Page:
Saturday, July 31, 2010

Hydrangeas in Longmont

Did you see the Johnny St. Vrain column in the Times-Call last week where a reader was having trouble getting hydrangeas to bloom, and wondered how the city grows them so well in the downtown breezeways? The reader also wondered which hydrangea variety was planted by the city.

Here's a shot of the downtown breezeway hydrangeas:

The city downtown landscaper Bill Paul wasn't sure but thinks this could be the Anabelle variety (there are 1200 varieties).

Hydrangeas grow from Florida to Newfoundland, so what does it take to grow them in Longmont? Paul says:
  • Good morning sun
  • Protection from afternoon sun
  • Rich loam soil, neutral in acidity
  • Well-drained soil
  • They don't like wet conditions
  • Some protection from harsh cold temperatures
I regularly pass by some blooming hydrangeas so let's see how these stack up to the formula above.

In the Prospect neighborhood, these are on the east side of a house and this picture was taken in the middle of the afternoon. So they definitely get the morning sun and are in the shade during the afternoon. They are close to the house and next to a sidewalk which provides some winter protection.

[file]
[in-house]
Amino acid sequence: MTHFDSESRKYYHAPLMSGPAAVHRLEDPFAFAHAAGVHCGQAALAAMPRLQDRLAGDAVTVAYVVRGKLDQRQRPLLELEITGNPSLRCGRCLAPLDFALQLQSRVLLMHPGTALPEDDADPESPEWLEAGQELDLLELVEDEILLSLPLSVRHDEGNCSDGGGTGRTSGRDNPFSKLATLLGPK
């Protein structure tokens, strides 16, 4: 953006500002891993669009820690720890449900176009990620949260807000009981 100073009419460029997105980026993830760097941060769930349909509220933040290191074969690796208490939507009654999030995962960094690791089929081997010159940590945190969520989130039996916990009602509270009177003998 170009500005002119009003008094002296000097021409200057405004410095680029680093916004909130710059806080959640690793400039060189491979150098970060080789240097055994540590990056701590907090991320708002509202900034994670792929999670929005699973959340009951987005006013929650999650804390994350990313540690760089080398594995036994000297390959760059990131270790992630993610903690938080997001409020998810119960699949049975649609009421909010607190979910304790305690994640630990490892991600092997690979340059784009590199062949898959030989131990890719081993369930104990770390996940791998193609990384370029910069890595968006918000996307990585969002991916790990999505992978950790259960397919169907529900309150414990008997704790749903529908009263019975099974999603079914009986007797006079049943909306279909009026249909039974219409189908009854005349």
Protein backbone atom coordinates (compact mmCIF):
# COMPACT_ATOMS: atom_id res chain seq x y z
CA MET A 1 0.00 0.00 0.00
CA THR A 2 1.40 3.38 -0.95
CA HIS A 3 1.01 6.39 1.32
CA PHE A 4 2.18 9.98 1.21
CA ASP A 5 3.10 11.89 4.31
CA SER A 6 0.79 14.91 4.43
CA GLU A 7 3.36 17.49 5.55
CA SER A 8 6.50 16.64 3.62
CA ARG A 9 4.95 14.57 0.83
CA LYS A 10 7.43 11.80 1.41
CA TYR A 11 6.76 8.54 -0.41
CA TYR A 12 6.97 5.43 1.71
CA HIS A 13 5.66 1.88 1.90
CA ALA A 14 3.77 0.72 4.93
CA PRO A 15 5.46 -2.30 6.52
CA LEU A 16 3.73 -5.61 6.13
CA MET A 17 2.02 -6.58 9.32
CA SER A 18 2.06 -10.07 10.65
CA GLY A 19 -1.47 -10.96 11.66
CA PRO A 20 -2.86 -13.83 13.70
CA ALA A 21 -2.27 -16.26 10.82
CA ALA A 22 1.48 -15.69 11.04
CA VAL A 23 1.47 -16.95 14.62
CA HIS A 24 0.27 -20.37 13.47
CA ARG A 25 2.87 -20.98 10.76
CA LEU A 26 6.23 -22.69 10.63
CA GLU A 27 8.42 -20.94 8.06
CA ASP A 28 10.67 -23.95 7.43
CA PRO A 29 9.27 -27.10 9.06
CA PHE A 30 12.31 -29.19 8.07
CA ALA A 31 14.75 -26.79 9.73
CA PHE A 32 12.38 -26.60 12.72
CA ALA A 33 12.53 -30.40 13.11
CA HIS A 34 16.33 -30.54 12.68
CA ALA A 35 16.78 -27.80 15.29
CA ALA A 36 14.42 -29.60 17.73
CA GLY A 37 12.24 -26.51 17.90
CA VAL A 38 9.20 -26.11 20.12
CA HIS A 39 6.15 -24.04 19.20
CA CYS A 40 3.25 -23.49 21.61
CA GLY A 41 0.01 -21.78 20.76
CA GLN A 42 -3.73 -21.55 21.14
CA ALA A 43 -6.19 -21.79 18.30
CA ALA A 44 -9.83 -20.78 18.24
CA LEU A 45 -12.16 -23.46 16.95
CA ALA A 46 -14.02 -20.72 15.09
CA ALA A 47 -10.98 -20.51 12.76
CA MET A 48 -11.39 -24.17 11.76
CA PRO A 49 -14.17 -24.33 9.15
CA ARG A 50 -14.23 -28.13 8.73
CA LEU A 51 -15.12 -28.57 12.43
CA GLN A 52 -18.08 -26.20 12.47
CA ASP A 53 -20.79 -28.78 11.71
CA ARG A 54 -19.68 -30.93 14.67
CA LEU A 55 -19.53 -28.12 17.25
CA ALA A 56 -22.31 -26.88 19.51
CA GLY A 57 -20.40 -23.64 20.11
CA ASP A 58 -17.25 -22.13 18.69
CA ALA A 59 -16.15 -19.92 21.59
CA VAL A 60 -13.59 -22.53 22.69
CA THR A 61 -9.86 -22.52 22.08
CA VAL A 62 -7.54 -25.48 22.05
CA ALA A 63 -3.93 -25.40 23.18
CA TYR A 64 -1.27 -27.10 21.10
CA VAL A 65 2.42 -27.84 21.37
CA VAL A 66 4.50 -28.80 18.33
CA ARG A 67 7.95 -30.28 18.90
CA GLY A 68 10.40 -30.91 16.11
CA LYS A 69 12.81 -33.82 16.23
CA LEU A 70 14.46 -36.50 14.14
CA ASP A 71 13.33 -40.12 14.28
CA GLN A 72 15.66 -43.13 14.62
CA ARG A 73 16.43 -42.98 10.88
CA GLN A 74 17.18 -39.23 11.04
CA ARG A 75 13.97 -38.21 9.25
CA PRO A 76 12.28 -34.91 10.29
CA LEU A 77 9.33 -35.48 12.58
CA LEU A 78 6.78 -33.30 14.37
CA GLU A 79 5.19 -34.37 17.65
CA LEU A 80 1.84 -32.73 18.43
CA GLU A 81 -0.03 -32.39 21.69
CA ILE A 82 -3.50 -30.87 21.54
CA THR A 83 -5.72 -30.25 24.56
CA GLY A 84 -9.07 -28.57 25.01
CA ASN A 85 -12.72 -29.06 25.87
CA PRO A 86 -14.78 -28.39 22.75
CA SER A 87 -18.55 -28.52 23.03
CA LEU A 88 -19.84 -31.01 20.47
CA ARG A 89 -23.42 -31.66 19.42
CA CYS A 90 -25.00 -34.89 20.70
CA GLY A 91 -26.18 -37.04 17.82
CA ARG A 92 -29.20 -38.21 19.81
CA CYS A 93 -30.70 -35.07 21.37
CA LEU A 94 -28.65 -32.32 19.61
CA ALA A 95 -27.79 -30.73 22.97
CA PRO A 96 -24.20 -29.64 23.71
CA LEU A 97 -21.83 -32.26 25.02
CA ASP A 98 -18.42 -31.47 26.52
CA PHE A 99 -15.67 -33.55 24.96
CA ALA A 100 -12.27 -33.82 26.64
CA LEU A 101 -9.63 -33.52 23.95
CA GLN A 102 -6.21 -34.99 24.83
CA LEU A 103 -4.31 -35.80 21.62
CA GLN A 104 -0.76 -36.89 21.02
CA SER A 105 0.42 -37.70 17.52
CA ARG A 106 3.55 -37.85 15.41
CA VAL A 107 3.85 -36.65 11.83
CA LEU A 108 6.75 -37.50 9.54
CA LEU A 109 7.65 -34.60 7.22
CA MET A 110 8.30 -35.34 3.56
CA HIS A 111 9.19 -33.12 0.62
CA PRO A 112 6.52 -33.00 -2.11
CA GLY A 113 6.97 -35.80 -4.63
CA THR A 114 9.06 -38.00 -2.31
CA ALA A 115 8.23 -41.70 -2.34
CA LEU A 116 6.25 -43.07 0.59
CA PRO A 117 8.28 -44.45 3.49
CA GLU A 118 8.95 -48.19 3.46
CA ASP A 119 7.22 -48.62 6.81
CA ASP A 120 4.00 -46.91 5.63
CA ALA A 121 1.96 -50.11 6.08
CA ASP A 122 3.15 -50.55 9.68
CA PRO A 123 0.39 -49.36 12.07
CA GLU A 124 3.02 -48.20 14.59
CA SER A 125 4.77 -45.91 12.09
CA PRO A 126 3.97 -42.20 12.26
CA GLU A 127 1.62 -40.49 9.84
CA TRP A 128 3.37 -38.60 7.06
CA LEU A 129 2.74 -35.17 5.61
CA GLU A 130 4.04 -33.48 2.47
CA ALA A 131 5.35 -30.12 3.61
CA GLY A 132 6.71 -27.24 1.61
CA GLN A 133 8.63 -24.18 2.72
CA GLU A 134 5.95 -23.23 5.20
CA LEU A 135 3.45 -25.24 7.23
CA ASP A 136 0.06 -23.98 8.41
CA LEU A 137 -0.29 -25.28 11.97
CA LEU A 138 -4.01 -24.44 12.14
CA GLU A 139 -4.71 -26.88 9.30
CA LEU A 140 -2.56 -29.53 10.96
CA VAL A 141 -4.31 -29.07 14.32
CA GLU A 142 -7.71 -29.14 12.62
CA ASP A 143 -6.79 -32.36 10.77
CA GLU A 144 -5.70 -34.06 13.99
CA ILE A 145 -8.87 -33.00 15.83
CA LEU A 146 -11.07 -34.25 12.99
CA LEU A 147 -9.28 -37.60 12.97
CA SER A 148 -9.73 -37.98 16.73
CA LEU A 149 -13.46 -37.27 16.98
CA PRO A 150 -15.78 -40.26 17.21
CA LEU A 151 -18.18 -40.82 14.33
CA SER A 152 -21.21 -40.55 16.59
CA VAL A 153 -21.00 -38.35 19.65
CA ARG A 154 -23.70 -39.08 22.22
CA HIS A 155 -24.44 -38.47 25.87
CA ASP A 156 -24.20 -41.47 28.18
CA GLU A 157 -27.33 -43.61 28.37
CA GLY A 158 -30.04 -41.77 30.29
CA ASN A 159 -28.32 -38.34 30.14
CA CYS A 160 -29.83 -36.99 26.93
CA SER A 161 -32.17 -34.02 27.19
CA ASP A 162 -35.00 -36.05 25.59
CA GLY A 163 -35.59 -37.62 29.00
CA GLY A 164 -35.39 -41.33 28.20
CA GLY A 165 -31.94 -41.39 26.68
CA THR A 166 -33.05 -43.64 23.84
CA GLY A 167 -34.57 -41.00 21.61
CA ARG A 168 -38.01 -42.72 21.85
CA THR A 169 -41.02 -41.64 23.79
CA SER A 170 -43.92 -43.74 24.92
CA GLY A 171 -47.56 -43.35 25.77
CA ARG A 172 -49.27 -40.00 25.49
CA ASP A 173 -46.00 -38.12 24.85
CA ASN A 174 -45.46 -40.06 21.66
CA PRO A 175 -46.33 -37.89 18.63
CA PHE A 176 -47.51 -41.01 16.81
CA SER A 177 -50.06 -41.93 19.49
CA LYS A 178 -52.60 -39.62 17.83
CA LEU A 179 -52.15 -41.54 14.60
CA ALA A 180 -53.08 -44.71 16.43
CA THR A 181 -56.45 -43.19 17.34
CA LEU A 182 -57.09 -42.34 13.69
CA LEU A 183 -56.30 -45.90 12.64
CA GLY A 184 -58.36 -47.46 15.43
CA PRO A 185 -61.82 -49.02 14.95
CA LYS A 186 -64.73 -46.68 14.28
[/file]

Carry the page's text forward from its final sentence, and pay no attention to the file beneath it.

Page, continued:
And still in Prospect, another block away, these are on a east-west sidewalk and get a little more afternoon sun, but are still thriving:

Finally, these hydrangeas in Southmoor Park stray away from the formula a bit as they are in direct mid-afternoon sun but there is a bank of tall trees to the right (west) which will provide some shade in a few more hours. And, they likely get some winter warmth from the surrounding rocks:

I'll be on the lookout for colored hydrangeas (blue and pink) in Longmont.

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